Sunday, August 13, 2006

Huntington Area Hot Dog Joints - Everything but at Frostop


For generations of Huntingtonians, the site of a ginourmous mug of root beer spinning about signaled that their long journey home was complete. Under the mug is Frostop, a drive-in restaurant where carhops still go to your car to take your order and serve your party on a tray that attatches to a car's window (or you can eat at an outdoor table, if you so wish, and enjoy the same level of service). Specializing in bbq sandwiches, ice cream, hot dogs, and (especially) its own recipe of root beer/root beer floats, the grub has coupled with the unique architecture to create one of Huntington's most well-known landmarks. But enough babble, let's get to the dogs...

As you can likely surmise from the lead, the first thing that hits you after pulling into "that place with the giant root beer mug" are the carhops (ok, not literally "hit" you, but you get the point). The service is a throw-back to the days of when fast service restaurants at least feigned giving a crap about how the customers are treated and is certainly a nice touch. Within seconds of arrival, your order is taken and rushed to the kitchen, where only a couple more minutes pass before you are brought your food. In terms of service, we are talking first class.

For the sake of this review, I ordered a dog with sauce, cole slaw, ketchup, mustard, and onion, while my wife ordered one with sauce and slaw. We split an order of crinkle cut fries and a quart of root beer served in an actual wax paper cup (not a frosted mug, but still a welcome bit of nostalgia).

Unfortunately for Frostop, the hot dog itself was the low point of the meal. Borrowing from Stewart's Original, the dogs were served rolled in paper napkins with the sauce, ketchup, mustard, and onions all being located on the underside of the wiener. I've never been a fan of the wrapped napkin approach, not so much for the lack of bun-steaming, but rather for the fact that I always manage to unroll the dog upside down. As far as the wet ingredients being served on the bottom, I have never gotten the point of doing so. At Stewart's, the technique sort of makes sense, as the sauce is more of a paste in texture, but Frostop's chili is more liquid in nature than their cross-town rival's, so it really just leads to a soggy bun.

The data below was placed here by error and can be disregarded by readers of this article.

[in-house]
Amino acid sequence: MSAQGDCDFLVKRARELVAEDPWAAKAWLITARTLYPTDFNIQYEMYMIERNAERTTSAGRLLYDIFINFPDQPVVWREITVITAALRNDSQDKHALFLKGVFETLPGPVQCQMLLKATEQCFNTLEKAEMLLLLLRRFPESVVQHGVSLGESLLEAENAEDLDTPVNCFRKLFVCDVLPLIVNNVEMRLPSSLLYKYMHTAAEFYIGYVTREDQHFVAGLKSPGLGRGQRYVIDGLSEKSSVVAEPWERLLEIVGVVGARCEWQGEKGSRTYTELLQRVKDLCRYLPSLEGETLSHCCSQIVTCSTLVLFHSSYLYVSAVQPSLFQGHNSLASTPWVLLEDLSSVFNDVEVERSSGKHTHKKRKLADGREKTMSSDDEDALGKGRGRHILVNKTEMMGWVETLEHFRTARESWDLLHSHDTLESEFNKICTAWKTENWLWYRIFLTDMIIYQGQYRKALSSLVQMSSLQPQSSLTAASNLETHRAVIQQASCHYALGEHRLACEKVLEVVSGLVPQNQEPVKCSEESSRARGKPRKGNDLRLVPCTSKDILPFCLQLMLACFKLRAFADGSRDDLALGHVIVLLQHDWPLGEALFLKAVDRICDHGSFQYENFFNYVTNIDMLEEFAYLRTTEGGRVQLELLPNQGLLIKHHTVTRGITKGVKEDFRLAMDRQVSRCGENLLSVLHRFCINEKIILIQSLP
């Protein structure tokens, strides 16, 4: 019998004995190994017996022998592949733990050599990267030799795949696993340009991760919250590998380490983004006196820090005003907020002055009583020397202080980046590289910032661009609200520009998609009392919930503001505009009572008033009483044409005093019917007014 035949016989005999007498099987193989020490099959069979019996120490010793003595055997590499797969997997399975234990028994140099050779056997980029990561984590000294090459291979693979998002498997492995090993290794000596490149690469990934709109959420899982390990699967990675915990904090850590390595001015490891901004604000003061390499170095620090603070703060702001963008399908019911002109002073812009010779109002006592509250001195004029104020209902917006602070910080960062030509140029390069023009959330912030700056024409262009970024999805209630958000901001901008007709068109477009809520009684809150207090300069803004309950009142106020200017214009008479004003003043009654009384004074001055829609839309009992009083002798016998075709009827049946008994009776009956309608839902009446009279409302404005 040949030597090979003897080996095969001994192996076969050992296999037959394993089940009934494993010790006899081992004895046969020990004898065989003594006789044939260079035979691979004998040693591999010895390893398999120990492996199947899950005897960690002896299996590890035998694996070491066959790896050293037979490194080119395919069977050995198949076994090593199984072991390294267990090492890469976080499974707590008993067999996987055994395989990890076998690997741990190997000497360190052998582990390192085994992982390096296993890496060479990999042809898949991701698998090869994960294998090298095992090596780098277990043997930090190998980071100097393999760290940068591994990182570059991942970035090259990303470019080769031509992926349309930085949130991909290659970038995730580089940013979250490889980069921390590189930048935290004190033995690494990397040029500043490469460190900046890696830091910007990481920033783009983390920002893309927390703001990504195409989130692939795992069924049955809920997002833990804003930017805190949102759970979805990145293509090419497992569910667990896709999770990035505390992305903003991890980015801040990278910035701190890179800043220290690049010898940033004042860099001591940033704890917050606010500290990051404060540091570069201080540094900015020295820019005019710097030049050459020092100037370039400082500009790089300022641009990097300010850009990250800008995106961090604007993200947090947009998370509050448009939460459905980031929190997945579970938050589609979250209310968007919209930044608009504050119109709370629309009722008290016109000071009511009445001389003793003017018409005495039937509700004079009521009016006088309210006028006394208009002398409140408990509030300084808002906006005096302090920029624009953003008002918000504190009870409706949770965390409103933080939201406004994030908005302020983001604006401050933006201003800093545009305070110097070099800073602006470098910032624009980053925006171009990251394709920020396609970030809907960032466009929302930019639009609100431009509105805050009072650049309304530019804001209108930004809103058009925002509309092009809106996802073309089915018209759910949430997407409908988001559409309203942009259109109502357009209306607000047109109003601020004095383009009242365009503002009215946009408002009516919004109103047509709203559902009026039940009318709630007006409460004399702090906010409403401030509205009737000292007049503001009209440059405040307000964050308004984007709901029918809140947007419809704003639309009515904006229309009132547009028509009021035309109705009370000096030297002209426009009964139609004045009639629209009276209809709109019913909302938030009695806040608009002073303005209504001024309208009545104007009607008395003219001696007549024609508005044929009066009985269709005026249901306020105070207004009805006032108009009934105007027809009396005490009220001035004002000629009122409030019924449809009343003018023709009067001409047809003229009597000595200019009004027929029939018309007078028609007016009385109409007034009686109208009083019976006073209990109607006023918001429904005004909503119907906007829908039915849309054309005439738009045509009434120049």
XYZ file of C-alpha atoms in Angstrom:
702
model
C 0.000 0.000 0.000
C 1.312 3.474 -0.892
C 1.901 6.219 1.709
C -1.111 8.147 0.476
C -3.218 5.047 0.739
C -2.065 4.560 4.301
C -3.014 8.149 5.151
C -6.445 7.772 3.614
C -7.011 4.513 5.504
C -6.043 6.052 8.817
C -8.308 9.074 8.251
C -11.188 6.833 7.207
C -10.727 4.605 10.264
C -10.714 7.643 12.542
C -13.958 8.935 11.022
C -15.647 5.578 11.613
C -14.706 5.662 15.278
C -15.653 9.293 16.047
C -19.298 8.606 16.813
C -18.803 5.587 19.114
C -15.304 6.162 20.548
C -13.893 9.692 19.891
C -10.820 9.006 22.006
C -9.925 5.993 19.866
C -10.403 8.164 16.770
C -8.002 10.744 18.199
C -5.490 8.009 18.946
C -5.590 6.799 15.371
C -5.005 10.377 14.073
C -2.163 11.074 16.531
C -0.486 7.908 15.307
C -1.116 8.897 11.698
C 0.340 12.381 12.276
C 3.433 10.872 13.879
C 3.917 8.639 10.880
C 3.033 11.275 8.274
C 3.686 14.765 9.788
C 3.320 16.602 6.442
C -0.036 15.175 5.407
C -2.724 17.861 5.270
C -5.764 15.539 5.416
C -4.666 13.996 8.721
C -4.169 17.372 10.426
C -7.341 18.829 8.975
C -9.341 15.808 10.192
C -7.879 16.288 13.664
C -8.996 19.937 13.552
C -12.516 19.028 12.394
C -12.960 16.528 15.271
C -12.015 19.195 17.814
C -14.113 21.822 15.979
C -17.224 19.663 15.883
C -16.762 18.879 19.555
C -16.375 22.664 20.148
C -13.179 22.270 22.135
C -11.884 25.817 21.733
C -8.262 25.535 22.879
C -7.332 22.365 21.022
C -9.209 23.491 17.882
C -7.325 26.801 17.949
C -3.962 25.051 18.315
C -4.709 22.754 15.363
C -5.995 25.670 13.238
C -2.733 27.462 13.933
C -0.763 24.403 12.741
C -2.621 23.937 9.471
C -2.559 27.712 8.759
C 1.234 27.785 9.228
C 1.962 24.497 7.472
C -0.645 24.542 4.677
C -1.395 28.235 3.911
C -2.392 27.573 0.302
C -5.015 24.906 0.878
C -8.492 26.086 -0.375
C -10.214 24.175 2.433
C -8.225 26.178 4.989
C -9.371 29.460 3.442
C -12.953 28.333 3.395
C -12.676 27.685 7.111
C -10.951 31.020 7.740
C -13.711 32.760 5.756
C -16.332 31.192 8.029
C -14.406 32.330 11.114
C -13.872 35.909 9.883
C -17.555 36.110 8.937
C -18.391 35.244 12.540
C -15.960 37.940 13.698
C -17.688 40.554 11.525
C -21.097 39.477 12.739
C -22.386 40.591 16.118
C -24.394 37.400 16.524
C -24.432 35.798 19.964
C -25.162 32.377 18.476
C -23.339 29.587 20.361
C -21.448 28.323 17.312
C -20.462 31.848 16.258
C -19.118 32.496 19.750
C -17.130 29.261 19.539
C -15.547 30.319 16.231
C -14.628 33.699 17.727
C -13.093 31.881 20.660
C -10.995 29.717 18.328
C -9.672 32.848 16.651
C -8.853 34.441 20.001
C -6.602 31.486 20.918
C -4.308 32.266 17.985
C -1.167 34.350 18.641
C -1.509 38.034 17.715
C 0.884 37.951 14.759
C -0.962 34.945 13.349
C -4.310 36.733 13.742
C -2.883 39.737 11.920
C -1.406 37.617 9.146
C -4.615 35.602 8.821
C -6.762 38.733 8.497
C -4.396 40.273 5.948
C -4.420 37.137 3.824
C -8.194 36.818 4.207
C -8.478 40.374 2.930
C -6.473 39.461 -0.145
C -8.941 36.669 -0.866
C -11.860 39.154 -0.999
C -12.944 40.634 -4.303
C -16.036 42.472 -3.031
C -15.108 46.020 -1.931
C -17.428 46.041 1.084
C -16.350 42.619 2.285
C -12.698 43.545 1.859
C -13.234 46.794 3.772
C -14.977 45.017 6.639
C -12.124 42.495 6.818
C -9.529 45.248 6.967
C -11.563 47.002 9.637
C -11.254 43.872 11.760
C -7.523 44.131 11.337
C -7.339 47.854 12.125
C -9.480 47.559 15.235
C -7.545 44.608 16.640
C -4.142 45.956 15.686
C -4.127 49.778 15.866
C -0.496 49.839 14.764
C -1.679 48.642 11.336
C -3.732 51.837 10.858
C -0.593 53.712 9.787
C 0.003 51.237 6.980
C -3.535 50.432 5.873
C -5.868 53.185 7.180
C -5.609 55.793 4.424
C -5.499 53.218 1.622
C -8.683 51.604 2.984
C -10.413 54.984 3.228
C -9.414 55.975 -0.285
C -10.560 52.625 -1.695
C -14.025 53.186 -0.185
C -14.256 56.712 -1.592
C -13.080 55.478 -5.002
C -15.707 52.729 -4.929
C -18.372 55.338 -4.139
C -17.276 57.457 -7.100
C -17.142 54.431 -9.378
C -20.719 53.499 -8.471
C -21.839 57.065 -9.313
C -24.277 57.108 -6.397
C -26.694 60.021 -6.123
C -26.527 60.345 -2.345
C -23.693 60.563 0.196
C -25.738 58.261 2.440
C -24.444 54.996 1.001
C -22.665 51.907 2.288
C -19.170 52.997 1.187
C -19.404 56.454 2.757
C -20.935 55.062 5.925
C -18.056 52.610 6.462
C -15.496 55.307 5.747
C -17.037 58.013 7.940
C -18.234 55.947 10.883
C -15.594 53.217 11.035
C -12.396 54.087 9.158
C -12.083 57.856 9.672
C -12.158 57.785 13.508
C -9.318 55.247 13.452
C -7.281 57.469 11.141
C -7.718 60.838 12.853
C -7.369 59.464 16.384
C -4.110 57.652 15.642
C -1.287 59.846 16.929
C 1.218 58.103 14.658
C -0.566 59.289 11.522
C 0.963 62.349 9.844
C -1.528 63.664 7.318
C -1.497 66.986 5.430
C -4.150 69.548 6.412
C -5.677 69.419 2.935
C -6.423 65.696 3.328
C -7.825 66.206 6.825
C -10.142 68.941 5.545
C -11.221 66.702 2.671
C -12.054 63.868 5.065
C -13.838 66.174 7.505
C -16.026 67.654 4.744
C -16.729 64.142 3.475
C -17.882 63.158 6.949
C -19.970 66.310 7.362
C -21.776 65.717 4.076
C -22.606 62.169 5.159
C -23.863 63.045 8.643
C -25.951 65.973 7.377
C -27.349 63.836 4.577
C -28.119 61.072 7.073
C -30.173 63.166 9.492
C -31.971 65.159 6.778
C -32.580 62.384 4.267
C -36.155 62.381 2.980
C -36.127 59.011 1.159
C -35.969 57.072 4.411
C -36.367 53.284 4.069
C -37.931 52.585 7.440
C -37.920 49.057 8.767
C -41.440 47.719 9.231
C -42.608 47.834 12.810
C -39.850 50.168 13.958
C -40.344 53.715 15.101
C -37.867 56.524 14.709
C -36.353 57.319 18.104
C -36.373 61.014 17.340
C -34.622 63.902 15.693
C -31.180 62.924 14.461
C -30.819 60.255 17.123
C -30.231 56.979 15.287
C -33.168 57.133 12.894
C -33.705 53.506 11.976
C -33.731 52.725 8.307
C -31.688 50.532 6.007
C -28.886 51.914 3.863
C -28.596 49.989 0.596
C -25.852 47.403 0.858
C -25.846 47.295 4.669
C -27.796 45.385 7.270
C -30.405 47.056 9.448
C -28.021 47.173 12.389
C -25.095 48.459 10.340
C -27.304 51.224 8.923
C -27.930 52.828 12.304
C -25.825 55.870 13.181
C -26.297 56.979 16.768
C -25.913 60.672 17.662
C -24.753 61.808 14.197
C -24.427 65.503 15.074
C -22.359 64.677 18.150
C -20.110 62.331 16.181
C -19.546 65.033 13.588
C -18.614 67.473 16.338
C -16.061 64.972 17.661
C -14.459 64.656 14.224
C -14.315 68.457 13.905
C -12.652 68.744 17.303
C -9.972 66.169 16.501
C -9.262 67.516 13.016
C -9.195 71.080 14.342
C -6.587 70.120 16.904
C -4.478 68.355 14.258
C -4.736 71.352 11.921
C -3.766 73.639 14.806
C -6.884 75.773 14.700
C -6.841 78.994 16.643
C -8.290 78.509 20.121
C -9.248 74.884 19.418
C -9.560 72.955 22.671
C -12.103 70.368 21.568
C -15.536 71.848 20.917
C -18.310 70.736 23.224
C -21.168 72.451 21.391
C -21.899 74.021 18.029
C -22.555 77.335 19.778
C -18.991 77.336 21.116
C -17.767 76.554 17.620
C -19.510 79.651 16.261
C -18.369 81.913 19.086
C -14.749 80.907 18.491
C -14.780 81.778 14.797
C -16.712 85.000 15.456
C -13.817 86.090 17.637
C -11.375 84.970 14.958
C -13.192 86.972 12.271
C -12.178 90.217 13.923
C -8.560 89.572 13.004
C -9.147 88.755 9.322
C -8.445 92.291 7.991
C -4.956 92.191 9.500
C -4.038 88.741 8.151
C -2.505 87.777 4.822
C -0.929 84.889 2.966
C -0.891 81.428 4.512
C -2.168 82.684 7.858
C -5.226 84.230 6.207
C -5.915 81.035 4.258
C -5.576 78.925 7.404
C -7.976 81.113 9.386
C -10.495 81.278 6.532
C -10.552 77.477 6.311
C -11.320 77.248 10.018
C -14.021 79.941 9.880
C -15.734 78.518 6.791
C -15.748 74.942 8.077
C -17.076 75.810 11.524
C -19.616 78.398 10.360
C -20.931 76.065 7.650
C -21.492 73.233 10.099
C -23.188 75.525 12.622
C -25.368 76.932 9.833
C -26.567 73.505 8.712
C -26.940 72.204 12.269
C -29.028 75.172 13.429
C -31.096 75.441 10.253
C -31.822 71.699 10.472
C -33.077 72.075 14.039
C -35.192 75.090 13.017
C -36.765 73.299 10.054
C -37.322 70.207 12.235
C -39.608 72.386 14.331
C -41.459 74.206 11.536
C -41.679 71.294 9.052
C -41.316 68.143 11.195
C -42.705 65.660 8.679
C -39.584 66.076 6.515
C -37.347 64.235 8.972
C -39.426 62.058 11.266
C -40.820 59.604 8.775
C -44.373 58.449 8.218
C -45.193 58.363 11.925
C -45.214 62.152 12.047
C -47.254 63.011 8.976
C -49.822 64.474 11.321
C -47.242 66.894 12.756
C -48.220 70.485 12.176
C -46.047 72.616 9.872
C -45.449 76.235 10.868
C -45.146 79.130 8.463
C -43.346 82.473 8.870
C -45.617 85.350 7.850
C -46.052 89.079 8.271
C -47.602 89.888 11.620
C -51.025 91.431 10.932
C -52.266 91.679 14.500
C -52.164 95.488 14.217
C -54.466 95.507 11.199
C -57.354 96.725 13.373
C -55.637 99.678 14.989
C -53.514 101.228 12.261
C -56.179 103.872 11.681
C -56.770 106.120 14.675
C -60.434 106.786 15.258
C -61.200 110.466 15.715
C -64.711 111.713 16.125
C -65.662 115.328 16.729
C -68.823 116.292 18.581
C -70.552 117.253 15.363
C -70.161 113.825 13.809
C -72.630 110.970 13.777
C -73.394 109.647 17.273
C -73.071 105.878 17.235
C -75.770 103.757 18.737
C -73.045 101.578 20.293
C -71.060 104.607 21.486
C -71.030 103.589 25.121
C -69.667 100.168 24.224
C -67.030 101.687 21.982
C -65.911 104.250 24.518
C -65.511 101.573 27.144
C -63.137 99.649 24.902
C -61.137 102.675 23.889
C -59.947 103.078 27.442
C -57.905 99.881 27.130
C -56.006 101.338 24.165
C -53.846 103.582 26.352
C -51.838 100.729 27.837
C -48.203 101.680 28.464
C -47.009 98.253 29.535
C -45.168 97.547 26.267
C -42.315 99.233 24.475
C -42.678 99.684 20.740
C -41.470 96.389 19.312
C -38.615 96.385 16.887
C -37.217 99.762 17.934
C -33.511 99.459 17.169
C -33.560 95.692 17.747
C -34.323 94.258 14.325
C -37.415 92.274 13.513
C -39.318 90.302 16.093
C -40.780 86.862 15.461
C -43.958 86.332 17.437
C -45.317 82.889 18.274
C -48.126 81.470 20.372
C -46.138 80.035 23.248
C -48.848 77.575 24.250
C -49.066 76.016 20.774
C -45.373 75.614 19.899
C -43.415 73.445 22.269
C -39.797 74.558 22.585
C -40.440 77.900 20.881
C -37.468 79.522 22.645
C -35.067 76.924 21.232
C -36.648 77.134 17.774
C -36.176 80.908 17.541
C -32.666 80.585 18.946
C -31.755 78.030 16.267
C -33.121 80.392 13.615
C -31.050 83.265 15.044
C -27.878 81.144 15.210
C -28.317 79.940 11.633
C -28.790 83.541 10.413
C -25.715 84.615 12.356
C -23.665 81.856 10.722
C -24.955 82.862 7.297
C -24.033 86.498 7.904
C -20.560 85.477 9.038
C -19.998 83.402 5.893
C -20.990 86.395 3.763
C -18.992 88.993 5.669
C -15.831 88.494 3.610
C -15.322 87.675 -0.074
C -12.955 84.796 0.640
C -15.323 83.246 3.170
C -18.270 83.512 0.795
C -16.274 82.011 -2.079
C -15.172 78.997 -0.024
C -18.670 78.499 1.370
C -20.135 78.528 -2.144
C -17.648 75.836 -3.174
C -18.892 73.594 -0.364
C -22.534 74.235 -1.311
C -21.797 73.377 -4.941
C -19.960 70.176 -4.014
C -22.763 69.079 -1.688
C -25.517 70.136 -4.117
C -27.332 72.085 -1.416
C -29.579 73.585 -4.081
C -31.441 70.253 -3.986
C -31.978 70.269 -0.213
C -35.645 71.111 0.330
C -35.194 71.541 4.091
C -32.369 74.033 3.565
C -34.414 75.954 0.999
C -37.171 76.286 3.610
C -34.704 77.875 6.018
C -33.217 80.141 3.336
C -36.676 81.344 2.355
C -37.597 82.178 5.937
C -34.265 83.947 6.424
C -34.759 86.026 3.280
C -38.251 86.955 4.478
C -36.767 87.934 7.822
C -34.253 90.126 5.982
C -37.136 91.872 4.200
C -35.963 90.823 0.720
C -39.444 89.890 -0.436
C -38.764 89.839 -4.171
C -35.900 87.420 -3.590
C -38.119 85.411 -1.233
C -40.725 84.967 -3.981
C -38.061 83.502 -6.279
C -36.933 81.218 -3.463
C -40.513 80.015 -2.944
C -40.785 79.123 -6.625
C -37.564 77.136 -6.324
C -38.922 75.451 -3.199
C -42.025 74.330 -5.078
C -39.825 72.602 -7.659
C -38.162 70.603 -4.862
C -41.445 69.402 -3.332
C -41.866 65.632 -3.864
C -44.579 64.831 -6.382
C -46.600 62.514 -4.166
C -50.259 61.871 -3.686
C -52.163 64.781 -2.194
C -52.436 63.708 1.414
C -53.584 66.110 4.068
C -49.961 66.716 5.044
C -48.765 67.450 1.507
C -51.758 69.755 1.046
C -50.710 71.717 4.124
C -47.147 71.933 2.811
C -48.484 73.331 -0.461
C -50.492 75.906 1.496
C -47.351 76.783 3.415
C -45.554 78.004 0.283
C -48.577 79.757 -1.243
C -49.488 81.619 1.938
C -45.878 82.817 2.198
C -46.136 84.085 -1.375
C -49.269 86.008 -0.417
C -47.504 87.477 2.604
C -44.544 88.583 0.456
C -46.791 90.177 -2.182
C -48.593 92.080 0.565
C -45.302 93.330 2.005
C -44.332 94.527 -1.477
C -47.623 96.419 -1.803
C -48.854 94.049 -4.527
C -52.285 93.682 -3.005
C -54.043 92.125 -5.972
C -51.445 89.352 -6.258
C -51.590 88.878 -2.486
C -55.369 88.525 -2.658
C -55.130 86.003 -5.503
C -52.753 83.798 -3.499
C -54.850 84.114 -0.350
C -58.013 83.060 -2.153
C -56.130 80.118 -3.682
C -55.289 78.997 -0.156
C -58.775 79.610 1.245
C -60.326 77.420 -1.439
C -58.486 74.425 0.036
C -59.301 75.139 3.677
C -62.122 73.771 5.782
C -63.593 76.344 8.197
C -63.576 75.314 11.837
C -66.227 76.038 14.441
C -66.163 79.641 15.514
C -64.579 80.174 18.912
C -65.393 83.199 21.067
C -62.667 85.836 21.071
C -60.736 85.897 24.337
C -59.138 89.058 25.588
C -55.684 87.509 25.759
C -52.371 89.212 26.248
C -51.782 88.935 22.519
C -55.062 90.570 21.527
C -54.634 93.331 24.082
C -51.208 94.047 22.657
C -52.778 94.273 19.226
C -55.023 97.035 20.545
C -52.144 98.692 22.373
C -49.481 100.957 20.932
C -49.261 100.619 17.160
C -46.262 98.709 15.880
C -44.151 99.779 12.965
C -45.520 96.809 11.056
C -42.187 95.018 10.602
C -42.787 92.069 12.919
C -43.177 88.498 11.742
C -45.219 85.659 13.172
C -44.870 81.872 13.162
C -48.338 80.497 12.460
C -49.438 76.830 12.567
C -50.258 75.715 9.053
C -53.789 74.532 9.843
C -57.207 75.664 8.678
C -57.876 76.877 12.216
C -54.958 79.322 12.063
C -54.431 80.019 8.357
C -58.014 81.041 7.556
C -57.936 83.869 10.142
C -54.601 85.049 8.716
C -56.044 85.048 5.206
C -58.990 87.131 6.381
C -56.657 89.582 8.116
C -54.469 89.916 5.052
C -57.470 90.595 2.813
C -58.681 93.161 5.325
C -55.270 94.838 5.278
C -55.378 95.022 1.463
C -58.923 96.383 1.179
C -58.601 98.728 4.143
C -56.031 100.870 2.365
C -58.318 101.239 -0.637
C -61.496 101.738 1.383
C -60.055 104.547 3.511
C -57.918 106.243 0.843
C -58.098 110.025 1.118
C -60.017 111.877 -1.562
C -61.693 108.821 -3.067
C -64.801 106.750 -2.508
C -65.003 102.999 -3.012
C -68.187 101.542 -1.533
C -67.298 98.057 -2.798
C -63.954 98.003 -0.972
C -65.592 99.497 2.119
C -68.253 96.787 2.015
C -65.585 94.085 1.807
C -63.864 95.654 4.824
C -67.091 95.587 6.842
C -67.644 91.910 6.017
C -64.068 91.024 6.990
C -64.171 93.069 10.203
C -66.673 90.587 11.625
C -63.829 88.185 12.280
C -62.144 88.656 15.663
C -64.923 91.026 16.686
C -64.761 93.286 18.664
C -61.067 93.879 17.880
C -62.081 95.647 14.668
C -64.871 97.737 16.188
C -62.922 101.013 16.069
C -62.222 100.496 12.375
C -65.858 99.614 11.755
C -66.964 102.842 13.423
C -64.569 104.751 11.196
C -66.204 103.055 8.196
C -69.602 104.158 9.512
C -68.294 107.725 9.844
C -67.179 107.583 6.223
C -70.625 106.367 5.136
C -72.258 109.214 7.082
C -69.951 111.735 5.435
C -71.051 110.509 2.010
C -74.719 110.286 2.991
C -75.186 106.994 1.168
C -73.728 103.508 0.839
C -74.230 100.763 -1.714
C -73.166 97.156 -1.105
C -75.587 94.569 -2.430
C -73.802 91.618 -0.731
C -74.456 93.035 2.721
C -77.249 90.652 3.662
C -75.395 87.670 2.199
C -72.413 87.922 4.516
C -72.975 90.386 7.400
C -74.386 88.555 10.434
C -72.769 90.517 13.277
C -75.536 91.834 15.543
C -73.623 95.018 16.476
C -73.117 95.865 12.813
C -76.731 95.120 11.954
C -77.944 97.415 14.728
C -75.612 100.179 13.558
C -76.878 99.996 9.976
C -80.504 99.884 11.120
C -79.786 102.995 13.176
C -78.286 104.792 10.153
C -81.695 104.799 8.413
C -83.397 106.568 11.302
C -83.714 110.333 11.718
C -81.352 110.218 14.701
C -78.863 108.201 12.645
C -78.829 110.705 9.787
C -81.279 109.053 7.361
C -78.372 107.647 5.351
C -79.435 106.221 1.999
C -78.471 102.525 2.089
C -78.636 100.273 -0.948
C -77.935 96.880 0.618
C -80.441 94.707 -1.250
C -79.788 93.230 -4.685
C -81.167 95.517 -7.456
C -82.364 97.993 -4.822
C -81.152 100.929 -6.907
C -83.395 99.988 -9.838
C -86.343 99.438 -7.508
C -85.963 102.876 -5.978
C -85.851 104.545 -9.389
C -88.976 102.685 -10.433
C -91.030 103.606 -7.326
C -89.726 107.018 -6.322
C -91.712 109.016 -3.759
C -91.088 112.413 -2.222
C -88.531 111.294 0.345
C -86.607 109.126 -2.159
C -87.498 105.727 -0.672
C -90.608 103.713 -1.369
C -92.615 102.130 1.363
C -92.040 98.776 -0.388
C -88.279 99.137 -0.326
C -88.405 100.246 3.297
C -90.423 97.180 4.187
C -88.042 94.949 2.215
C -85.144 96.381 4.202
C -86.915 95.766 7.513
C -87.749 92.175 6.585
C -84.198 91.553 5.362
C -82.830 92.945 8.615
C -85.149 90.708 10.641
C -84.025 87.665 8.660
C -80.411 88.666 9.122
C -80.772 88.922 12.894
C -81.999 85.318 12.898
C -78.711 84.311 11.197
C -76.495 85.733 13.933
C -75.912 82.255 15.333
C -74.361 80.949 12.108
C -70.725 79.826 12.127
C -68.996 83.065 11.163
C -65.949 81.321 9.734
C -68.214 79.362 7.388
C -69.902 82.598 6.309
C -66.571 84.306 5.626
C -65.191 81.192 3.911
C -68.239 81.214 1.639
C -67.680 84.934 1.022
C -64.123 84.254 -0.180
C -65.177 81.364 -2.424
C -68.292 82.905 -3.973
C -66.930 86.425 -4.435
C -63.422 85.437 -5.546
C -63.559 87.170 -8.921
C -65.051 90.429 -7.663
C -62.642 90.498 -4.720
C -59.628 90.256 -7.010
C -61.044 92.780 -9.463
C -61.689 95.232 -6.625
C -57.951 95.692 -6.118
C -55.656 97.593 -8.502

As far as the individual quality of the hot dog components, The Frostop dog was a mixed bag. The buns were fresh (note that stale buns are a particular sin in Huntington, given that we have the Heiner's Bakery in town), although unsteamed (which means much less to me than to Stanton) and the weenie was of decent quality and boiled, which I prefer over grilled or fried (more on that in a future post). The sauce had a nice flavor, mainly of chili powder and onion, with ground beef as its primary ingredient. If anything, the sauce was a bit too runny, especially for a sauce that is spooned directly onto the bun. The diced onions were fresh, firm, and of a medium chunk size, which is spot-on in my book. The ketchup was applied much too liberally in my opinion, therefore overpowering the taste of the sauce in the dog.

It was the cole slaw, however, that was the most controversial portion of the meal. As one can see from the photo, the slaw is not exactly heaped upon the dog. My wife also found it to be too runny and speculated that we caught Frostop on the end of a slaw life cycle, as the cabbage seemed a bit wilted. I, on the other hand, actually enjoyed their slaw as a slaw, but was unsure if it was indeed the best fit for a hot dog with sauce. I found it to be a bit too tangy for a sauce dog on its own, although this was nicely balanced with the sweet and creamy root beer. Overall, this would be an excellent fit for a topping on their world-class bbq sandwiches, but not really for the dogs.

Sadly, when taken as a whole, I was thoroughly under-whelmed by the taste, texture, and overall quality of Frostop's hot dogs. This is why, at Hot Dog Fest, I skipped their dogs altogether and used their root beer to wash down their competitors' superior weenies.

In terms of accompaniments however, another bright side was found. The fries and root beer were excellent fits with just about any drive-in style dish and the retro atmosphere. The crinkle cut fries were served hot and crispy and their root beer is a perfect balance of sweet and vanilla that tastes as good in February as it does in August.

Now for the ratings:

  • Service: 5 weenies. Can't be beat.
  • Atmosphere: 5 weenies. Once again, truly unique, even compared to Stewart's drive-in location.
  • Sides: 4.5 weenies. Best. Root Beer. Ever. (and good fries).
  • Hot dogs: 2 weenies. The elephant in the living room in terms of this review. They were soggy and not particularly tasty.

Overall Score: 2.5 weenies. If I was reviewing anything but hot dogs, the score would be much, much higher. But hey, check the title, man...

That being said, I would recommend stopping by Frostop when in Huntington. Marvel at the service, savor the root beer, and taste what a great WV barbeque sam'mich is really all about.

Just skip the hot dogs.

2 comments:

Jackie Lantern said...

Sauce?
How does "chili" turn into "sauce" in the span of a 45 minute drive?

I tolerated those napkin-wrapped upside down dogs for three years. Give me a hot dog coffin anyday.

Enough of my complaining, that there is a great review!!!

Chris James said...

Some quick minor notes that are worth mentioning but not quite worth editing the posr over: 1)They take debit/credit cards, which is a plus if you are on an expense account an in town for business or just don't trust yourself with cash and use your debit for everything. 2) You can buy a gallon jug of the root beer. 3) If you like plain-jane hot dogs with just mustard and ketchup, this probably wouldn't be a bad bet.